Henry A. Kissinger

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Henry Alfred Kissinger is one of the great diplomats of American history. A gifted, humorous, often devious man, Kissinger has been a controversial figure. But even his critics give him credit for having exerted enormous influence over American foreign policy between 1968-1976.

Kissinger was born in Fuerth, Germany, on May 27 1923, came to New York City in 1938, and was naturalized a United States citizen on June 19, 1943.

He spent his high school years in the Washington Heights section of upper Manhattan, but has never lost his pronounced German accent. Kissinger's brother, once asked why he spoke unaccented English when Henry did not, replied "I listen more than Henry does."

Henry Kissinger received the BA Degree Summa Cum Laude at Harvard College in 1950 and the MA and PhD Degrees at Harvard University in 1952 and 1954 respectively.

He was awarded the 1973 Nobel Peace Prize along with Le Duc Tho of Vietnam, for his work on the Vietnam peace accords.

Kissinger served as the the U.S. Secretary of State from 1973 to 1977 in the Richard Nixon (1973-74) and Gerald Ford administrations.

With his first wife, Ann Fleischer, he had two children, Elizabeth and David. He currently lives with his second wife, the former Nancy Maginnes, in Kent, Connecticut.


His writings include Nuclear Weapons and Foreign Policy (1957), The Necessity for Choice (1961), The Troubled Partnership (1965), and Diplomacy (1994). Memoirs, The White House Years (1979), Years of Upheaval (1982), and Years of Renewal (1999); biographies by S. R. Graubard (1973) and W. Isaacson (1992); study by B. and M. Kalb (1974).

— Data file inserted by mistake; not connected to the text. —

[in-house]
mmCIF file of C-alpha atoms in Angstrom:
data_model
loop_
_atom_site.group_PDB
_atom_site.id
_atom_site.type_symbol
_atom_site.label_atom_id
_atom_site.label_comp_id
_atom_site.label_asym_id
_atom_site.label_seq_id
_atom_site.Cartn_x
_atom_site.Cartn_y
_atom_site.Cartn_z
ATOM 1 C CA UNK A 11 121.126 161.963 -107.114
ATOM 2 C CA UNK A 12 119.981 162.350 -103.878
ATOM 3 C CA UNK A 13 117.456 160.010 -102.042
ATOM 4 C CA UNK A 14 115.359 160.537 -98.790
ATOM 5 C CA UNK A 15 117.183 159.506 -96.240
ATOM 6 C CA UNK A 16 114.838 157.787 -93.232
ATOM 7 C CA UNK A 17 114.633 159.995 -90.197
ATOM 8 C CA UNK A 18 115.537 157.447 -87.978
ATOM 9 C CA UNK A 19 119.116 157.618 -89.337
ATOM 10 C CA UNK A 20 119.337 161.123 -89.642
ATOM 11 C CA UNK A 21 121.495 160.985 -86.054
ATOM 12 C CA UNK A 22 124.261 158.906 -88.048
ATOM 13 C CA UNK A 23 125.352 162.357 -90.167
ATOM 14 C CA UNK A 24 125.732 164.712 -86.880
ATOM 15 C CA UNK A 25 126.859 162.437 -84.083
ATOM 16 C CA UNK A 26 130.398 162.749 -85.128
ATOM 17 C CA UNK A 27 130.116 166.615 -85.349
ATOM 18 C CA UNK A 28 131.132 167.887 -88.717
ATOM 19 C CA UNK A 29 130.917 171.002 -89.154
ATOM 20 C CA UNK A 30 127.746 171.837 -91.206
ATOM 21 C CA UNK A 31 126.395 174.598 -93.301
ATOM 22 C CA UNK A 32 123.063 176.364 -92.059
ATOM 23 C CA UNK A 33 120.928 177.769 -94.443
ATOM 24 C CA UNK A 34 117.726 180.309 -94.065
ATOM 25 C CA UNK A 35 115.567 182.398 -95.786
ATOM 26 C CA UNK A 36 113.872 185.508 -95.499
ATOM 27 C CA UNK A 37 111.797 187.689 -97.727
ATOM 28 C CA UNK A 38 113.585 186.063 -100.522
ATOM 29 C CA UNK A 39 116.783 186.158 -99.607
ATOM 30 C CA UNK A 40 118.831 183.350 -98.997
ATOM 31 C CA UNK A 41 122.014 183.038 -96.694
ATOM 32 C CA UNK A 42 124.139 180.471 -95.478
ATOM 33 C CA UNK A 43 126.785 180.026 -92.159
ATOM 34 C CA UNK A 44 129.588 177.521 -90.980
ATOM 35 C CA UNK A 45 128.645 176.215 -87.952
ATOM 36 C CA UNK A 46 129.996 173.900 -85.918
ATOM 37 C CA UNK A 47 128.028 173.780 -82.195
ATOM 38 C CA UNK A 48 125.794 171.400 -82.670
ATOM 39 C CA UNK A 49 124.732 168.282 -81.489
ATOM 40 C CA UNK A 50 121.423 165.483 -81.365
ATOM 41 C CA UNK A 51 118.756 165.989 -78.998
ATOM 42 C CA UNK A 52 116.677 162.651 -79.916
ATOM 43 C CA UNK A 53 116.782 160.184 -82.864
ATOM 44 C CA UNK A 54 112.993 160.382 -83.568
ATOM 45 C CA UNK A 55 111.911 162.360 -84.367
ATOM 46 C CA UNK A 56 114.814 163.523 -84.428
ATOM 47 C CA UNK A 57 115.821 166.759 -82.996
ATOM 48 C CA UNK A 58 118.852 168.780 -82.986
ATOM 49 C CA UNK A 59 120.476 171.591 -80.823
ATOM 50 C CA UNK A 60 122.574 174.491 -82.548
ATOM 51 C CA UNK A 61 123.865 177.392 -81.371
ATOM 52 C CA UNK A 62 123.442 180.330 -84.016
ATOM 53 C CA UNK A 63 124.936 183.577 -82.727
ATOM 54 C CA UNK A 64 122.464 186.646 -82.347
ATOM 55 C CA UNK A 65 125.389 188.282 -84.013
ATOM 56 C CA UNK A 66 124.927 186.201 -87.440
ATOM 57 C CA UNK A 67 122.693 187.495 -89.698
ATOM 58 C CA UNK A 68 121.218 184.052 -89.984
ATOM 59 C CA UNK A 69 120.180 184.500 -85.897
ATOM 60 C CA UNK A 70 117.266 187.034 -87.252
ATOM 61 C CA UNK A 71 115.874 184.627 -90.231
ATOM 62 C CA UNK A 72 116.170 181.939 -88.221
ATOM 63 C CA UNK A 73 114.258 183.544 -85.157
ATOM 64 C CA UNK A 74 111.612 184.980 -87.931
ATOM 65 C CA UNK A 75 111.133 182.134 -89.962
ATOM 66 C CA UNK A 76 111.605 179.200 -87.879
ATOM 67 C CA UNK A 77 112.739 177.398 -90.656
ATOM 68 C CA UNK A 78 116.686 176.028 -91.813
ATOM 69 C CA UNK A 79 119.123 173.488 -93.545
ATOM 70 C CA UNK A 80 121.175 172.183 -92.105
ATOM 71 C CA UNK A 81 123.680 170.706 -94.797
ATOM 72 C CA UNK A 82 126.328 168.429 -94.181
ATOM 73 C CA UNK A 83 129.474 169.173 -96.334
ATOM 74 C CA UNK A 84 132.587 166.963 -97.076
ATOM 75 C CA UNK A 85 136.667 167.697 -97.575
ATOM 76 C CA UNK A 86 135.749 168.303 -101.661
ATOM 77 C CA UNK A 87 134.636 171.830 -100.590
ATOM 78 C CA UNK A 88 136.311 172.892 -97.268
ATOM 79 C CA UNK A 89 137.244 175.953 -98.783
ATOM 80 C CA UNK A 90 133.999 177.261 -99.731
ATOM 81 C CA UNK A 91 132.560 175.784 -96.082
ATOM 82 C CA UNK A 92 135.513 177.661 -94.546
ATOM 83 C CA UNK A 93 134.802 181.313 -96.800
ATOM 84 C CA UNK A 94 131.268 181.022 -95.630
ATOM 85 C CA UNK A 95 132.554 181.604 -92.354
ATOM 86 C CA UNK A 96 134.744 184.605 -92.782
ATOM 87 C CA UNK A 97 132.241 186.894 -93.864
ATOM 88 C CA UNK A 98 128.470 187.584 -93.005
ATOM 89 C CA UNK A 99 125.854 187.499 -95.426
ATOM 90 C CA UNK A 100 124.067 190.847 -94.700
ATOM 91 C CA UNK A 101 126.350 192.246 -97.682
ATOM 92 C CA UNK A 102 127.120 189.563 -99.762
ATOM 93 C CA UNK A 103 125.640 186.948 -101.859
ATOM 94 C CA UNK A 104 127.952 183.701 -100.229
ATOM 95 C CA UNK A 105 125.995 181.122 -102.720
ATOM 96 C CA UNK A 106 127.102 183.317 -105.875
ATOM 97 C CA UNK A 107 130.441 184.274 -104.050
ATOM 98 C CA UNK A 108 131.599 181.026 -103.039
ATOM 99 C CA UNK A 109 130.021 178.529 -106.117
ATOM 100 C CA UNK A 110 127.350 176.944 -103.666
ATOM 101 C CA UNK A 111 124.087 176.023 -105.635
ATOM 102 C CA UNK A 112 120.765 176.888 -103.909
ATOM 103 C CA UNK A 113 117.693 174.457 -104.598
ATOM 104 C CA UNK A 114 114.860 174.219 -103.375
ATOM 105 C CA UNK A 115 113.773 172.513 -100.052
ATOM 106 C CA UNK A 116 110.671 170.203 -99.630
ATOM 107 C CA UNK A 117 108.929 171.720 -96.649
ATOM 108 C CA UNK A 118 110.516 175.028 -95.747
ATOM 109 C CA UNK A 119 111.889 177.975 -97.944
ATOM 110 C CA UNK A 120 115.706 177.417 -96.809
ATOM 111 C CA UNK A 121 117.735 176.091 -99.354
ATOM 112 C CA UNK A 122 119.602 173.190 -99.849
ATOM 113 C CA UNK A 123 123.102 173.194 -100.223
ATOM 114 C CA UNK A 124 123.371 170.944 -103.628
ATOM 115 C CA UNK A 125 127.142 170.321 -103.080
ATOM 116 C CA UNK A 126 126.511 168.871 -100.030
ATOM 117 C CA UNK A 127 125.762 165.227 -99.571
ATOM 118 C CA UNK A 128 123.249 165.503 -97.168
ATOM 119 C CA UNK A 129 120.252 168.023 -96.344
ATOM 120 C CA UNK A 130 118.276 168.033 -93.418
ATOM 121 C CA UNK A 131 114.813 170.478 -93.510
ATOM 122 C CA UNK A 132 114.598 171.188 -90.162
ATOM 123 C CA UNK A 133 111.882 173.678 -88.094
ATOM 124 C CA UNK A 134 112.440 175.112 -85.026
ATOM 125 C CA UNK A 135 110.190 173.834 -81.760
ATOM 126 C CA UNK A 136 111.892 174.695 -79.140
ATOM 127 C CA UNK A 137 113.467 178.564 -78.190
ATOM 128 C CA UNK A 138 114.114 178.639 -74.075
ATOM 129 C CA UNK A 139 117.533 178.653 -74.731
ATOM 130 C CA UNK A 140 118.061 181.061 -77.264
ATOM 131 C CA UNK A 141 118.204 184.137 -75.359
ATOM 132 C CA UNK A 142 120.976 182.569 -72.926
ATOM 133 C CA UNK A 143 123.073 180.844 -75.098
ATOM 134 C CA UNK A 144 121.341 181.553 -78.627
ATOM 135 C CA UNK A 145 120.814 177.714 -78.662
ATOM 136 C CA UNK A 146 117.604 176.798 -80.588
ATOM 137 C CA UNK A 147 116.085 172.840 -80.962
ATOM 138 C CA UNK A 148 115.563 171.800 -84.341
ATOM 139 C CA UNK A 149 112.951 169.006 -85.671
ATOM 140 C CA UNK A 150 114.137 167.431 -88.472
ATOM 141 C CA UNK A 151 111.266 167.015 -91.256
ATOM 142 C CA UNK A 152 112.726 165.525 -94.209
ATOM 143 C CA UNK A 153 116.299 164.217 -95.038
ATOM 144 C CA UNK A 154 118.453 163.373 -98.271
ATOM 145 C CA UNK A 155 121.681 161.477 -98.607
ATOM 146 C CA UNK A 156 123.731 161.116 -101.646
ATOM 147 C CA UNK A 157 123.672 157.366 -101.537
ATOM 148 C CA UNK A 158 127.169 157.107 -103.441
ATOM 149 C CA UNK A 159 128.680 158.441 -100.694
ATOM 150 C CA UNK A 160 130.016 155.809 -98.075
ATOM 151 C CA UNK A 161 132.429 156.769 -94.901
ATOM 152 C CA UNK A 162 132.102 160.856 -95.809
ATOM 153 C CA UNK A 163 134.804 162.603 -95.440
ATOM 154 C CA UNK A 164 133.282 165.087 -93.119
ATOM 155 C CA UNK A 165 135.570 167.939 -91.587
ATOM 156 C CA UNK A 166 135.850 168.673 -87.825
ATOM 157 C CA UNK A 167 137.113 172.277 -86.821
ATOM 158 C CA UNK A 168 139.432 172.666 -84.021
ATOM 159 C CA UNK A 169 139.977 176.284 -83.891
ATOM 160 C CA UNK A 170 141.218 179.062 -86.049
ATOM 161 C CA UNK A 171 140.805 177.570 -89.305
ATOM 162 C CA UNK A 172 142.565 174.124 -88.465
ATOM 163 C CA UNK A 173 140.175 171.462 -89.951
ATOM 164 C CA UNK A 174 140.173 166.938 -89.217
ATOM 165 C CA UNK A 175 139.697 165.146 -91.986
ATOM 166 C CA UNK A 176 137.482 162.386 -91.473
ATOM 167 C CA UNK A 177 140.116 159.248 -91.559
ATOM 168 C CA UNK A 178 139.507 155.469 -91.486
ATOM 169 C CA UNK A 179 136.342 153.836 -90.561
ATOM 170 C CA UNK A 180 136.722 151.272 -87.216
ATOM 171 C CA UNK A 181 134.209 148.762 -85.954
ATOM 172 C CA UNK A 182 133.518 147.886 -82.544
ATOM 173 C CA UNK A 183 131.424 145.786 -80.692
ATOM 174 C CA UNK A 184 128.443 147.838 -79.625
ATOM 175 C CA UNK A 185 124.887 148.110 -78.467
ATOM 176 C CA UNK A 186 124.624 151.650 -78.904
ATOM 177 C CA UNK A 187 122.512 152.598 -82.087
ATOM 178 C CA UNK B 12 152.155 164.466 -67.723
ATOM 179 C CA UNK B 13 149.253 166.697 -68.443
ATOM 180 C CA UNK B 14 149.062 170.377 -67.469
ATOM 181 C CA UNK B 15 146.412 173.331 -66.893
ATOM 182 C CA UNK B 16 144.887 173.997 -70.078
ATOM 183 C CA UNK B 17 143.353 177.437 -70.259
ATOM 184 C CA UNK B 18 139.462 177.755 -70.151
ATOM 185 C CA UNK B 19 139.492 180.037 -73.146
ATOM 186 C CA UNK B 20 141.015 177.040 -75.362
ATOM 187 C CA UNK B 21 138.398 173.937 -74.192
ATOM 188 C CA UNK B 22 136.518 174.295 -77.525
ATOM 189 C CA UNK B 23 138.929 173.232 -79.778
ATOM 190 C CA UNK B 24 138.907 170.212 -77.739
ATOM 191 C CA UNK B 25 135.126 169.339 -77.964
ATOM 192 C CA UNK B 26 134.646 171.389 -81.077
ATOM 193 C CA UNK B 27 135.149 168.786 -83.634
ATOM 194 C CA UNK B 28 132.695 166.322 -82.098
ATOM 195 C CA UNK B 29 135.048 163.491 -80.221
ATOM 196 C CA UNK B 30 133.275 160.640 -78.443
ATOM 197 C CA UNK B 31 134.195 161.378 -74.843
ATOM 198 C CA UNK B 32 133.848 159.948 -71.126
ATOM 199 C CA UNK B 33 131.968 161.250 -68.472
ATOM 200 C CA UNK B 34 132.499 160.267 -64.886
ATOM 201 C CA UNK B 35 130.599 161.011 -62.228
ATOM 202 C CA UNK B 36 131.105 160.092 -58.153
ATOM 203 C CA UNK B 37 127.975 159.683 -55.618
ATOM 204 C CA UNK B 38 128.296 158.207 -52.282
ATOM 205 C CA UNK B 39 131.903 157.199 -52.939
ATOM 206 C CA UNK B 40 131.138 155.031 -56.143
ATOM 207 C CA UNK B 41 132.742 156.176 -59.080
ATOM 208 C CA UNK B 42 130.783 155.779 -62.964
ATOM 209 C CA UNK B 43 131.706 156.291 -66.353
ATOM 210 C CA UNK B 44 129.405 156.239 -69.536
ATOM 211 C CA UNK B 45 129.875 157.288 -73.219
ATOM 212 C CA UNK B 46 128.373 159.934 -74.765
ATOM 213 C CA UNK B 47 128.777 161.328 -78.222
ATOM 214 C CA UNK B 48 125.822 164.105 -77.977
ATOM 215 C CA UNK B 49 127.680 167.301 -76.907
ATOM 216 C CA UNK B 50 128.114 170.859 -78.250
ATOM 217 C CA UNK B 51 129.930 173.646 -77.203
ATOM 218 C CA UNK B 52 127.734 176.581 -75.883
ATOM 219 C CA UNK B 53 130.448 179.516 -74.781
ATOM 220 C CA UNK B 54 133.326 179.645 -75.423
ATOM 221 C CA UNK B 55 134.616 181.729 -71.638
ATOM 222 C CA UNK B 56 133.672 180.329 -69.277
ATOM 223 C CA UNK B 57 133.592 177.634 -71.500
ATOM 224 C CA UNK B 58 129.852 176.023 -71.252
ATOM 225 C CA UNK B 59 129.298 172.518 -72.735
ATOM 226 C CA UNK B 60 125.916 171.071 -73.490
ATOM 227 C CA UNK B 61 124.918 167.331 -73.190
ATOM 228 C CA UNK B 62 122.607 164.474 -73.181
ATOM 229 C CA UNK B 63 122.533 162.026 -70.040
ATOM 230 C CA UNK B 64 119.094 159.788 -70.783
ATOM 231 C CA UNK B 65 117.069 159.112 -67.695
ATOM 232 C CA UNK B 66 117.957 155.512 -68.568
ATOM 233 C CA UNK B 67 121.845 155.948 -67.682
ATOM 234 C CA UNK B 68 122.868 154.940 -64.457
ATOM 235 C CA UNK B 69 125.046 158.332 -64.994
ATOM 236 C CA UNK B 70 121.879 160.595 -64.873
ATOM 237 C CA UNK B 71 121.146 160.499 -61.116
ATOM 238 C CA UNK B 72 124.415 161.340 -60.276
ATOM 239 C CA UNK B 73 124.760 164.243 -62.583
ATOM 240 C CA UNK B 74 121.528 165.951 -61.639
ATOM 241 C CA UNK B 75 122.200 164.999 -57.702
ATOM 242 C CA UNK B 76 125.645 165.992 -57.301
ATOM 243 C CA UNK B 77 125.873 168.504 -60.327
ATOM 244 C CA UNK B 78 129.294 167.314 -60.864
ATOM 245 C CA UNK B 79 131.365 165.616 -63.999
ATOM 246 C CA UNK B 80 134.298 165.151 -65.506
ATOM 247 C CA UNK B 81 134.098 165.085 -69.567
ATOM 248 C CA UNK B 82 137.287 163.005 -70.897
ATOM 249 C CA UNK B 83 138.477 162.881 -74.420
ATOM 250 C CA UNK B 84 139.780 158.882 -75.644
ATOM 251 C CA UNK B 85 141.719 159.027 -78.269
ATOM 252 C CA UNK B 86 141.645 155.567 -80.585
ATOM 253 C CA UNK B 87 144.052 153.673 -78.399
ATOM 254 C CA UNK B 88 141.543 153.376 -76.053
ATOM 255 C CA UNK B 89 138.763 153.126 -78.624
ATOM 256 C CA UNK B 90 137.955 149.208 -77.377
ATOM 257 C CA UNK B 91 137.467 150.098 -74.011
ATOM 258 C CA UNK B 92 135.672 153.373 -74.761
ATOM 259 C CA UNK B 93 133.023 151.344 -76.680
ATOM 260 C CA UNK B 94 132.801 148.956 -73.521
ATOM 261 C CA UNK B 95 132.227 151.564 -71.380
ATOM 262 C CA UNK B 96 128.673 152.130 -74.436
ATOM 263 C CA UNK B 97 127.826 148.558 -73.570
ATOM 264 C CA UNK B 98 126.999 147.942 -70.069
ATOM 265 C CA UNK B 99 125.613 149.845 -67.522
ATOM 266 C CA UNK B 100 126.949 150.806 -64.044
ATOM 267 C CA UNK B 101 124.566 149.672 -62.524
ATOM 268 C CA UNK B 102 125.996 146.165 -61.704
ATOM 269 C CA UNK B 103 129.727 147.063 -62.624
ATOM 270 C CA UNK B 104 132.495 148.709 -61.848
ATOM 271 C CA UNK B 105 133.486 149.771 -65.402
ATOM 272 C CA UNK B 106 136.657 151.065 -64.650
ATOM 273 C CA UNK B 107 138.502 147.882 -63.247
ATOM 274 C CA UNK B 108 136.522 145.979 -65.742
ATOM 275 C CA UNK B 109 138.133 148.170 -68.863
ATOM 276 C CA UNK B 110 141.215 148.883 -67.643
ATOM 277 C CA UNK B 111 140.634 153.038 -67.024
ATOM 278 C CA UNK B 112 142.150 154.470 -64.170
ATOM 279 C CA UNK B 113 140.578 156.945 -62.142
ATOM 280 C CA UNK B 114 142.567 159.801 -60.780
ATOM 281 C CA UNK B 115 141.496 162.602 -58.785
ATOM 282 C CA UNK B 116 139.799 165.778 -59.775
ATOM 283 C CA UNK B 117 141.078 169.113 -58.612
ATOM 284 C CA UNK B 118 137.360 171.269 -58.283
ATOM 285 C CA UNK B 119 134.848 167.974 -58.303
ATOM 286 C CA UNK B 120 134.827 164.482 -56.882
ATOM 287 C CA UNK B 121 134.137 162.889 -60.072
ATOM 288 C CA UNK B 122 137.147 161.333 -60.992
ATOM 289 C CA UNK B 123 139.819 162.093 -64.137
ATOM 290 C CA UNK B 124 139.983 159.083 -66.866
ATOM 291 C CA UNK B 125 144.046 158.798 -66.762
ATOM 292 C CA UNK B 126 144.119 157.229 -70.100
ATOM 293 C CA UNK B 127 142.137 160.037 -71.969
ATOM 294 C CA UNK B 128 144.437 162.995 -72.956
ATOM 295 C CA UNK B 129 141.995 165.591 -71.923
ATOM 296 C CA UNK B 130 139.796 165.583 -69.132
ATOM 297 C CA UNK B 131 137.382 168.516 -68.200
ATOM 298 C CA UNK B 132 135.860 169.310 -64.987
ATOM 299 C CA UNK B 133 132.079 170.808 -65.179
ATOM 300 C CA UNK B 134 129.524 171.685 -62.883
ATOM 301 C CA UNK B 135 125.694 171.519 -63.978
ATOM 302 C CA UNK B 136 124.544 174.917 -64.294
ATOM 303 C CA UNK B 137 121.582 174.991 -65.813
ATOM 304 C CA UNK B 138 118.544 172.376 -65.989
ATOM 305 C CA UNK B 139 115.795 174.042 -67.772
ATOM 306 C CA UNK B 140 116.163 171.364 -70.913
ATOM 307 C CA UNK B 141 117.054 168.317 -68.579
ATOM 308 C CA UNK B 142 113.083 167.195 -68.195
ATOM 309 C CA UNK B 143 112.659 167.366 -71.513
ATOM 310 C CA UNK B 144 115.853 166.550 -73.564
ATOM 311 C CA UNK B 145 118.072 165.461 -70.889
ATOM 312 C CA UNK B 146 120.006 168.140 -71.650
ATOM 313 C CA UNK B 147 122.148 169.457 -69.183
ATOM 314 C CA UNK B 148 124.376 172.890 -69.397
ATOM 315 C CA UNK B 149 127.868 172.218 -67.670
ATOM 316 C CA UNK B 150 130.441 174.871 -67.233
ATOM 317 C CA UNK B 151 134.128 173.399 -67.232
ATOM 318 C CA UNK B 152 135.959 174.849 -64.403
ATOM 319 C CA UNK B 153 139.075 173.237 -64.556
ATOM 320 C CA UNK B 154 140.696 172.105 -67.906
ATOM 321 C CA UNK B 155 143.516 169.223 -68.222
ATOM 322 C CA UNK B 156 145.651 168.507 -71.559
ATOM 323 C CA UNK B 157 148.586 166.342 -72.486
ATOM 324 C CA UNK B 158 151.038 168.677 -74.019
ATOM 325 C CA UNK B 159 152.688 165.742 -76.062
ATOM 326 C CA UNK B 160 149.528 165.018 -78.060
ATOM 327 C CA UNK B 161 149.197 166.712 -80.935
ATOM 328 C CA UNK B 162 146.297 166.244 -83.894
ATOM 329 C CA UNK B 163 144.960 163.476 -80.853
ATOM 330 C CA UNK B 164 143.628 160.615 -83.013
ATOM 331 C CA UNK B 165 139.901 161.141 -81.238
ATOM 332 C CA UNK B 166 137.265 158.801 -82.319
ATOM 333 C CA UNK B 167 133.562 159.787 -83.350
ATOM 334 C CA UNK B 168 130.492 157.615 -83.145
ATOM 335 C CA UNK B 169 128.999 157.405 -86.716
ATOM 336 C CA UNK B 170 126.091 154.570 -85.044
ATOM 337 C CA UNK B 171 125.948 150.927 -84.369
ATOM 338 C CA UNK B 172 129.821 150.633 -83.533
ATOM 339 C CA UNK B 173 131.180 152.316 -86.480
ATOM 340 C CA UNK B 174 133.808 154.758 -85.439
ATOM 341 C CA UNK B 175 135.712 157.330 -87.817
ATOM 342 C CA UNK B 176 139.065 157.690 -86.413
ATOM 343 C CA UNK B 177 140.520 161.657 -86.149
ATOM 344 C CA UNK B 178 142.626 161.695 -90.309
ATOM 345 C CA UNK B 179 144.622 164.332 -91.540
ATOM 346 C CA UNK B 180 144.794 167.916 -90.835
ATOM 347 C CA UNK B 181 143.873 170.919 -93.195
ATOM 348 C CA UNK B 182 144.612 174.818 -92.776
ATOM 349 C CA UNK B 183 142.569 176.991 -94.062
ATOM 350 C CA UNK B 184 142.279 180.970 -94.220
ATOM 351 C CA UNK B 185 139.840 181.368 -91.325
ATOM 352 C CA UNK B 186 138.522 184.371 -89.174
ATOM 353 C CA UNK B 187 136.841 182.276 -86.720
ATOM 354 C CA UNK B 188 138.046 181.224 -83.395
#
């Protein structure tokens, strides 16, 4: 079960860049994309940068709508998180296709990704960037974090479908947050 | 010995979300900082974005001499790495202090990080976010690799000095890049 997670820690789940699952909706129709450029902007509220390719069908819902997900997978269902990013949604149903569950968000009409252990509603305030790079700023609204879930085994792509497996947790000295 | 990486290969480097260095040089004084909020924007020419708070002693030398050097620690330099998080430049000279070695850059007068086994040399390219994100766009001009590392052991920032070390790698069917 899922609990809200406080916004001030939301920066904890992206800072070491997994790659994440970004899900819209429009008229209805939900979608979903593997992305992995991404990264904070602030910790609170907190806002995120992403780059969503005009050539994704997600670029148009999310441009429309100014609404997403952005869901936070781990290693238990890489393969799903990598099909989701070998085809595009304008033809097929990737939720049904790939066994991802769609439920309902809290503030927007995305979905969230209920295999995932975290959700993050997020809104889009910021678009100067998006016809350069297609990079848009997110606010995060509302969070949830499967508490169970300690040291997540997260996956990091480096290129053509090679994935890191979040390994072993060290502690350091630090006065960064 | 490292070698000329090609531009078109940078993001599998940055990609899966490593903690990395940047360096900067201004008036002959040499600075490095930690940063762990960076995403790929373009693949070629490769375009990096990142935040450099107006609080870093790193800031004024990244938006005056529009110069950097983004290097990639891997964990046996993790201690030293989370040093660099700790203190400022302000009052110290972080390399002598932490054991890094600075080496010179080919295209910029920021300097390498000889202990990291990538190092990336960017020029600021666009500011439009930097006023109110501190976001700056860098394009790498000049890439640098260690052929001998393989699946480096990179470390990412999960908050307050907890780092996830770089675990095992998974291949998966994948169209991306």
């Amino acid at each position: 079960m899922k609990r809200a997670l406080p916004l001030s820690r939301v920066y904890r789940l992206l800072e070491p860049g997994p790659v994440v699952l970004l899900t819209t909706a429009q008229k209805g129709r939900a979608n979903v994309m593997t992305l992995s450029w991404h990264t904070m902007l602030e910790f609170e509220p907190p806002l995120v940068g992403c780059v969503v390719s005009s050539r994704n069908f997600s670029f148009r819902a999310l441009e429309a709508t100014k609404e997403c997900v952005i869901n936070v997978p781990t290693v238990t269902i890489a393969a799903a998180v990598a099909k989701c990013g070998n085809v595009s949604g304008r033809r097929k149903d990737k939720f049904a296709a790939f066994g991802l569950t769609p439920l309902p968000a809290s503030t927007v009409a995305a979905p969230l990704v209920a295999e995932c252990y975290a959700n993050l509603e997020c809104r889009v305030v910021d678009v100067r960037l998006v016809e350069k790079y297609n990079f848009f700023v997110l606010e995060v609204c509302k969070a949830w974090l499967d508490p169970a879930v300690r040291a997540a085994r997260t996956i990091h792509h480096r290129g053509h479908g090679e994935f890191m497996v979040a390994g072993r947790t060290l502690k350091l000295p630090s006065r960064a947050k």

Christopher Hitchens' attack on Henry Kissinger

The book, The Trial of Henry Kissinger by Christopher Hitchens (2001) accuses Kissinger of consipracy to commit murder and war crimes. The February and March 2001 issues of Harper's Magazine feature a series by Christopher Hitchens on the case for charging Kissinger with War Crimes. Hitchens presents an argument that 1) on at least one occasion, Henry Kissinger conspired to commit murder, and 2) that on numerous other occasions, Henry K. was the primary force behind certain acts that could quite plausibly be considered war crimes.

The primary charges against Kissinger:

  • masterminded the murder of an estimated 600,000 peasants in Cambodia
  • President Ford and Secretary of State Kissinger gave the go ahead to Suharto's invasion of East Timor and subsequent massive war crimes there
  • helped President Nixon engineer and then protect the Augusto Pinochet coup and regime of torture and murder, and directed the first phase of the holocaust in Cambodia (1969-1975)

Regarding East Timor, previously secret documents released in late 2001 revealed that Kissinger indeed gave Suharto his support for the invasion of East Timor during a visit to Indonesia in 1975, thus refuting his claim in a 1999 interview that he had not discussed the matter in advance and only found out about it as he was leaving the country. As many as 200,000 people may have died as as a result of the invasion. Although it was illegal for the arms that the US supplied to Indonesia to be used for offensive purposes, the documents revealed that Kissinger was unconcerned over the illegality of their use; his primary concern was over manipulating the public perception of what happened. "We would be able to influence the reaction in America if whatever happens, happens after we return", he was quoted as saying.

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